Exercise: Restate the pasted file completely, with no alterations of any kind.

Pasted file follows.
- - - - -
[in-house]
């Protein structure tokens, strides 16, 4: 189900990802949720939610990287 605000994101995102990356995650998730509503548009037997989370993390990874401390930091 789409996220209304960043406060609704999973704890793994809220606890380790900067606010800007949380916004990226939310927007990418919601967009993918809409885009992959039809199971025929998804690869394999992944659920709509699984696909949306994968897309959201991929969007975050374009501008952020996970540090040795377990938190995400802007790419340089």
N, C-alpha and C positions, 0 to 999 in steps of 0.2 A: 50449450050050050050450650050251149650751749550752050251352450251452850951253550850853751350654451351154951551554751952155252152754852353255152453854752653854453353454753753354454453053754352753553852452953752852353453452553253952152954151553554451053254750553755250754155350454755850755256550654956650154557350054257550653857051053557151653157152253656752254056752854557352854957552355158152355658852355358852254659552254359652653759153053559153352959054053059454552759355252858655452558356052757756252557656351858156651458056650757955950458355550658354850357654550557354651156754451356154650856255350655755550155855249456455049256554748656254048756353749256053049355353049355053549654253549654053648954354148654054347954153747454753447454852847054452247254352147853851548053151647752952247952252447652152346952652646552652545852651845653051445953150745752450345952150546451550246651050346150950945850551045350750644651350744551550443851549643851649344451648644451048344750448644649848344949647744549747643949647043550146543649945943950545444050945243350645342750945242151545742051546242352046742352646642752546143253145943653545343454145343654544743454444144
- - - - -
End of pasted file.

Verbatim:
[in-house]
């Protein structure tokens, strides 16, 4: 189900990802949720939610990287 605000994101995102990356995650998730509503548009037997989370993390990874401390930091 789409996220209304960043406060609704999973704890793994809220606890380790900067606010800007949380916004990226939310927007990418919601967009993918809409885009992959039809199971025929998804690869394999992944659920709509699984696909949306994968897309959201991929969007975050374009501008952020996970540090040795377990938190995400802007790419340089």
N, C-alpha and C positions, 0 to 999 in steps of 0.2 A: 50449450050050050050450650050251149650751749550752050251352450251452850951253550850853751350654451351154951551554751952155252152754852353255152453854752653854453353454753753354454453053754352753553852452953752852353453452553253952152954151553554451053254750553755250754155350454755850755256550654956650154557350054257550653857051053557151653157152253656752254056752854557352854957552355158152355658852355358852254659552254359652653759153053559153352959054053059454552759355252858655452558356052757756252557656351858156651458056650757955950458355550658354850357654550557354651156754451356154650856255350655755550155855249456455049256554748656254048756353749256053049355353049355053549654253549654053648954354148654054347954153747454753447454852847054452247254352147853851548053151647752952247952252447652152346952652646552652545852651845653051445953150745752450345952150546451550246651050346150950945850551045350750644651350744551550443851549643851649344451648644451048344750448644649848344949647744549747643949647043550146543649945943950545444050945243350645342750945242151545742051546242352046742352646642752546143253145943653545343454145343654544743454444144